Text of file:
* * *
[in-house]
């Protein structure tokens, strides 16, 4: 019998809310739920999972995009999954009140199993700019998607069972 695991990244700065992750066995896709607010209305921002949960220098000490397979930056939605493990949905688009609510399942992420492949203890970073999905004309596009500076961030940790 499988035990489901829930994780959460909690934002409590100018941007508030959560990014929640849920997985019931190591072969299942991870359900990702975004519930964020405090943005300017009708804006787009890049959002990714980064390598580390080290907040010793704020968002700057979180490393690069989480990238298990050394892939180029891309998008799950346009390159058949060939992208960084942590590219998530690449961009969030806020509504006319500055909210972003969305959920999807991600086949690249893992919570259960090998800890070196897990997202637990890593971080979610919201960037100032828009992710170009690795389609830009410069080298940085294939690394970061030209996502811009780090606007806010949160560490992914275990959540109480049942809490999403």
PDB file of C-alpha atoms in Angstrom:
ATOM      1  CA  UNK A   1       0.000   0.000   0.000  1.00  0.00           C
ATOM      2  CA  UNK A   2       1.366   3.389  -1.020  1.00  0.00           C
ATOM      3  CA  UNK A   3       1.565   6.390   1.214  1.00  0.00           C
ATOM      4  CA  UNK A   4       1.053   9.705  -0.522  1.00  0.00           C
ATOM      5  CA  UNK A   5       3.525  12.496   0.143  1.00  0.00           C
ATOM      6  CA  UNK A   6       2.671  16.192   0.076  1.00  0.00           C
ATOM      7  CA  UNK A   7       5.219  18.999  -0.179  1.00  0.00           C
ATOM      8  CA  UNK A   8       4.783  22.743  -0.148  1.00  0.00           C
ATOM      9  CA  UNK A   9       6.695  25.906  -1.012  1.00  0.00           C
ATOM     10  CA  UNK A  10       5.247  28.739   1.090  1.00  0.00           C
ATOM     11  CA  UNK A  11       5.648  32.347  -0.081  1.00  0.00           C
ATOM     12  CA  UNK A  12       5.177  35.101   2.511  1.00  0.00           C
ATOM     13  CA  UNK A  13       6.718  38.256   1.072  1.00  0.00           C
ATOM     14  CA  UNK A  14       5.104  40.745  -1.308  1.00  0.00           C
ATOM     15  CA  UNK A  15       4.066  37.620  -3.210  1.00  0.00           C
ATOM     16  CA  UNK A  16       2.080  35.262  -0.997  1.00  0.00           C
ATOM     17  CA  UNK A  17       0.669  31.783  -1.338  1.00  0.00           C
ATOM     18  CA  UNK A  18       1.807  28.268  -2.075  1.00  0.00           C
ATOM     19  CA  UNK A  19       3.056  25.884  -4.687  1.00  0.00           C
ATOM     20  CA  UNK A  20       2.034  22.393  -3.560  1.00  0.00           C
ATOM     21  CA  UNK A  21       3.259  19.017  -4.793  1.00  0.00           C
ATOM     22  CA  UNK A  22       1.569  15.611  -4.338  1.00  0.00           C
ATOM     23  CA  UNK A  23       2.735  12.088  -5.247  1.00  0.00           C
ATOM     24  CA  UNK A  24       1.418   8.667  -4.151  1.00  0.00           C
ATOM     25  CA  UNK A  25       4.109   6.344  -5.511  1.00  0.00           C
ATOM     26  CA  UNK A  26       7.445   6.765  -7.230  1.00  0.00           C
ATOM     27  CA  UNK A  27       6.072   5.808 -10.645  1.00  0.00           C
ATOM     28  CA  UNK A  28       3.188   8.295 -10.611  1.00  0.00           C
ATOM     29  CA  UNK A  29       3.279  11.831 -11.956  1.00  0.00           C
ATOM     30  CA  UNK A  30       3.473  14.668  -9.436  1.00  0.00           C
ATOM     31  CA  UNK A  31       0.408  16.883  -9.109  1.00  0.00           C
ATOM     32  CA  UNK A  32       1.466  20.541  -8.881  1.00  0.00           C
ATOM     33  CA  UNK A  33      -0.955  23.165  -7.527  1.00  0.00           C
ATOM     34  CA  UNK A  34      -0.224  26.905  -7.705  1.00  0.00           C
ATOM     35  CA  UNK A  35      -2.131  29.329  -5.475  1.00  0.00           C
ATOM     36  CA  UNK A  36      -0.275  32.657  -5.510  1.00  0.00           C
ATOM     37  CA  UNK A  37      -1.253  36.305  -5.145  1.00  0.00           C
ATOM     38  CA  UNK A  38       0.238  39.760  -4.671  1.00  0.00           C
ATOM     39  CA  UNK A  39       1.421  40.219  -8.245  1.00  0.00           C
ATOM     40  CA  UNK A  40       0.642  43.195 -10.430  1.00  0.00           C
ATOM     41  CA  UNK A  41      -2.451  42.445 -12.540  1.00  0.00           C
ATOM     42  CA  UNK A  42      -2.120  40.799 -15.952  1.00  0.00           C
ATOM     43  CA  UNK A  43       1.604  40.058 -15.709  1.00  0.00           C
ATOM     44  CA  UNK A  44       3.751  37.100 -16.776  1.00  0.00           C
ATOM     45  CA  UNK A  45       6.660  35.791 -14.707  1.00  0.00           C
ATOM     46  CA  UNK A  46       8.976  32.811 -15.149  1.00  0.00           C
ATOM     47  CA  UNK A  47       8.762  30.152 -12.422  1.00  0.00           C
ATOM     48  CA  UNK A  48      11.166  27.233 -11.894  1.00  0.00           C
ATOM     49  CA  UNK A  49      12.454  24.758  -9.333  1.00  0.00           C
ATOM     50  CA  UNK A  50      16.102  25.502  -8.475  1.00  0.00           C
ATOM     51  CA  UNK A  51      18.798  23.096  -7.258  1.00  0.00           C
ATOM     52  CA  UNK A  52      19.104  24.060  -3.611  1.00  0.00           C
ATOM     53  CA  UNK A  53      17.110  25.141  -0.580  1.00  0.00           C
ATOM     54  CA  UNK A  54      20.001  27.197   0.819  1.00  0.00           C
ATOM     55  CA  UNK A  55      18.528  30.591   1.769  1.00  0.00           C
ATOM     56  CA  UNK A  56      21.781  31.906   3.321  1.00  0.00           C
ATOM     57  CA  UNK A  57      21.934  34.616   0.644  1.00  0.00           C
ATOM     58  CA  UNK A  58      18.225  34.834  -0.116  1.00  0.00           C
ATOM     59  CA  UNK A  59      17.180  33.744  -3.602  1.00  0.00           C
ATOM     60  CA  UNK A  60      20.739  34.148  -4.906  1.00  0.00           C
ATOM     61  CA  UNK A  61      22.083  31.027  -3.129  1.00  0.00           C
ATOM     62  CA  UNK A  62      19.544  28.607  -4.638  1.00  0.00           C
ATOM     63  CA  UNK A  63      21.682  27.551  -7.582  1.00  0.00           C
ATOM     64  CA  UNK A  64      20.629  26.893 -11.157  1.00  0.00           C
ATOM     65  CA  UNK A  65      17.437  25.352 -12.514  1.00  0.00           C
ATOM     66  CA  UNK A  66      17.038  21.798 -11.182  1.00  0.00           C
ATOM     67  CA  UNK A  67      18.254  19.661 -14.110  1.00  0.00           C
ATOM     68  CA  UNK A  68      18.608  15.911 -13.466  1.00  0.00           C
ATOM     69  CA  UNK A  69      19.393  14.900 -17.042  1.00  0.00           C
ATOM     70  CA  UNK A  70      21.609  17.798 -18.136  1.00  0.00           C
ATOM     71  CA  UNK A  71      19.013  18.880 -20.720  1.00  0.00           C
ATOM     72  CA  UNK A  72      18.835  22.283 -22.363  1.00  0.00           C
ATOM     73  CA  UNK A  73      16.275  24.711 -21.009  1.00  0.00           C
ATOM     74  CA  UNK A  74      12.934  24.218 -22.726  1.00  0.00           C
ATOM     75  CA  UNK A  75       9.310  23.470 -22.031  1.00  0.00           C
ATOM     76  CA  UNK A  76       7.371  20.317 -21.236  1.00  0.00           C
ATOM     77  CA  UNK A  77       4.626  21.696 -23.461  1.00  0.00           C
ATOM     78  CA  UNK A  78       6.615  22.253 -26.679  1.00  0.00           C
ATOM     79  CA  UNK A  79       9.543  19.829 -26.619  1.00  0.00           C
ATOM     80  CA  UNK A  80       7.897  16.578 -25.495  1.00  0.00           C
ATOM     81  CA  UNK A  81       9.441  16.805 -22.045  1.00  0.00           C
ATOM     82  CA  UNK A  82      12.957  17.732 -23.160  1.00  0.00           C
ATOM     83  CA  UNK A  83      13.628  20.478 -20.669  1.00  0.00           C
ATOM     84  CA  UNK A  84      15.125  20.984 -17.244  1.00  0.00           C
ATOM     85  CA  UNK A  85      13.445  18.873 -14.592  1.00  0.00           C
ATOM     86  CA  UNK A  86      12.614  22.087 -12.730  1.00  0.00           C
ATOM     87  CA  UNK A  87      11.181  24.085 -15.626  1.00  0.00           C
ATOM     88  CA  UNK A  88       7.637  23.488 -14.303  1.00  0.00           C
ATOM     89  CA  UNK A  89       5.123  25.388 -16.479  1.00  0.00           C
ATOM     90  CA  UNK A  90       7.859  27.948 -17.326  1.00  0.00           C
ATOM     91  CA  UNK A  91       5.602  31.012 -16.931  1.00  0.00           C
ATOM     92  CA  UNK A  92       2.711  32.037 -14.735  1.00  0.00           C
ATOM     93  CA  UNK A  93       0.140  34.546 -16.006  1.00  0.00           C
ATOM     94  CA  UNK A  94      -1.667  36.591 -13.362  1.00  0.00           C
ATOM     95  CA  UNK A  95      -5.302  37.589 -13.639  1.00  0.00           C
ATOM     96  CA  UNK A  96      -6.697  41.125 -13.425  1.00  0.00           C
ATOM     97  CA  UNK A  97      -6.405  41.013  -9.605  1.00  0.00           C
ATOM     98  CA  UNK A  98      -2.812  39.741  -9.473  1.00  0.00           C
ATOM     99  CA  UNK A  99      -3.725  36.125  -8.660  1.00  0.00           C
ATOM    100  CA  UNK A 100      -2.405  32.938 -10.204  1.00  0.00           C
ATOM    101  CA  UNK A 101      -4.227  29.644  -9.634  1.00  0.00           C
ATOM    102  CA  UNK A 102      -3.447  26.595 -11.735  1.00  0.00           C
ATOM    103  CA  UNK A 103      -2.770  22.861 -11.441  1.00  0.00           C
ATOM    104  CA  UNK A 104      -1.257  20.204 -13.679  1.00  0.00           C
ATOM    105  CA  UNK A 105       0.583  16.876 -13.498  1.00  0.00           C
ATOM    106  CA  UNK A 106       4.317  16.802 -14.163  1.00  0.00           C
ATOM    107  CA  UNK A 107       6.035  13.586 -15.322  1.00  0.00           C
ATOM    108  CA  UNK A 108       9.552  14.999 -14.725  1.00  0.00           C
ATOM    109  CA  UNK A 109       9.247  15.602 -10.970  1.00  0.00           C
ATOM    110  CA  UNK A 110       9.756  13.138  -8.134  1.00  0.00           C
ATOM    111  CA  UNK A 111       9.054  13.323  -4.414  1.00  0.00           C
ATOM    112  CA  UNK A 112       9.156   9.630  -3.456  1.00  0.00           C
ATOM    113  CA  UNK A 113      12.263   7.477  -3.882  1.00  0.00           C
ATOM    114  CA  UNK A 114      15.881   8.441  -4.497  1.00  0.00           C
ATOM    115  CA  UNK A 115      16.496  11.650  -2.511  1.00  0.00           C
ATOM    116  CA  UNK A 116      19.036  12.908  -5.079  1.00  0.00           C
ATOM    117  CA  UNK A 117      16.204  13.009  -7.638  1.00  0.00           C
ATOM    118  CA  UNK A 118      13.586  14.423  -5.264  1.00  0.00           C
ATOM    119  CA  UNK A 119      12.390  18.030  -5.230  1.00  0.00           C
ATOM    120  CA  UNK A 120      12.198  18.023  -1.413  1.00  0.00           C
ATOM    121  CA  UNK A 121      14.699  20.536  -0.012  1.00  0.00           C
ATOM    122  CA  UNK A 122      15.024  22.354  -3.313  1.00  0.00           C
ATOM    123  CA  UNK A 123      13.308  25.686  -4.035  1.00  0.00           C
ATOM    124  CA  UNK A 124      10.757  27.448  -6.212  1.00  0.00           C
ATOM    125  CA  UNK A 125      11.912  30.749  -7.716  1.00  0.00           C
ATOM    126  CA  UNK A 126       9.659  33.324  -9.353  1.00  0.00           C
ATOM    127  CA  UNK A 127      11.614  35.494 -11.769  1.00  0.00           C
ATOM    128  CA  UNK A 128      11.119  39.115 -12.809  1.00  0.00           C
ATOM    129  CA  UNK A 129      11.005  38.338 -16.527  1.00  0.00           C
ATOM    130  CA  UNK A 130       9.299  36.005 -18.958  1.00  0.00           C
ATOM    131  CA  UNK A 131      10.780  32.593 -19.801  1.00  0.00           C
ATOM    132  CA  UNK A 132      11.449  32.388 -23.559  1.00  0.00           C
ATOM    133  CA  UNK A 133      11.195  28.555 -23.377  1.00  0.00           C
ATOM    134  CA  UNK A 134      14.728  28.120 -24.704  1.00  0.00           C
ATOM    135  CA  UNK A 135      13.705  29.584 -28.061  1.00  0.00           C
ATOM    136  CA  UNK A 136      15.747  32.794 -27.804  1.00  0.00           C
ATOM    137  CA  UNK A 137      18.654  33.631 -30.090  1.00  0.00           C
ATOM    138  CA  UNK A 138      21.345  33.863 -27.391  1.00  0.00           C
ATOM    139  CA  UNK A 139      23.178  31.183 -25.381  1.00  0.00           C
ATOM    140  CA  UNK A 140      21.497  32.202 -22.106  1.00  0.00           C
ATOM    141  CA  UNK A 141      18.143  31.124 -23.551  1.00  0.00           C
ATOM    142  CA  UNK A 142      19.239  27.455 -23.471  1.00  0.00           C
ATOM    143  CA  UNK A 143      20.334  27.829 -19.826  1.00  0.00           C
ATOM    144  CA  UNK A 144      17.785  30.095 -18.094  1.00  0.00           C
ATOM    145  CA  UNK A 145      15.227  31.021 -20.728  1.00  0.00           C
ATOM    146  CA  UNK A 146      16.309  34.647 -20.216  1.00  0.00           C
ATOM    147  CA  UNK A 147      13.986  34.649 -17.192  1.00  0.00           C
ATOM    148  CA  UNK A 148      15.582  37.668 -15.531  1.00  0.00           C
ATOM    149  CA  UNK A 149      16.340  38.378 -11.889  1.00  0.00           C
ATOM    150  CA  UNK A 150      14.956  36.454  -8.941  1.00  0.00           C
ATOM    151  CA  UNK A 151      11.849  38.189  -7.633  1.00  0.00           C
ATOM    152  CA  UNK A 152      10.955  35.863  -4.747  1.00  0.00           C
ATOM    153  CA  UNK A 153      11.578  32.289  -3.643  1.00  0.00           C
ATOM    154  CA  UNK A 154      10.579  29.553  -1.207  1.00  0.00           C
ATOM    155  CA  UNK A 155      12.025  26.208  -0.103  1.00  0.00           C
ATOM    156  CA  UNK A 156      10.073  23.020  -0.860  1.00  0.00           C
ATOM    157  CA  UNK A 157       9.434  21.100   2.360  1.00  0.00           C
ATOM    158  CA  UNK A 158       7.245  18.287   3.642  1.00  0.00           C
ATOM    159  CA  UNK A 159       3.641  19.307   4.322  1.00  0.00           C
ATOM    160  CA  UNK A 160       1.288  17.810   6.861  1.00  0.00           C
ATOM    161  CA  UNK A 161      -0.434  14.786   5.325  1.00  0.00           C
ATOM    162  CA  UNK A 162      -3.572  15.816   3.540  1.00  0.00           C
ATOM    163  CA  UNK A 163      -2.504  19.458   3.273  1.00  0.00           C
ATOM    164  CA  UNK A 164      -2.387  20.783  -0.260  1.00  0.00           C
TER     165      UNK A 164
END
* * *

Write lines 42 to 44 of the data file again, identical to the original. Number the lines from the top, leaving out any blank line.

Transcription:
ATOM     39  CA  UNK A  39       1.421  40.219  -8.245  1.00  0.00           C
ATOM     40  CA  UNK A  40       0.642  43.195 -10.430  1.00  0.00           C
ATOM     41  CA  UNK A  41      -2.451  42.445 -12.540  1.00  0.00           C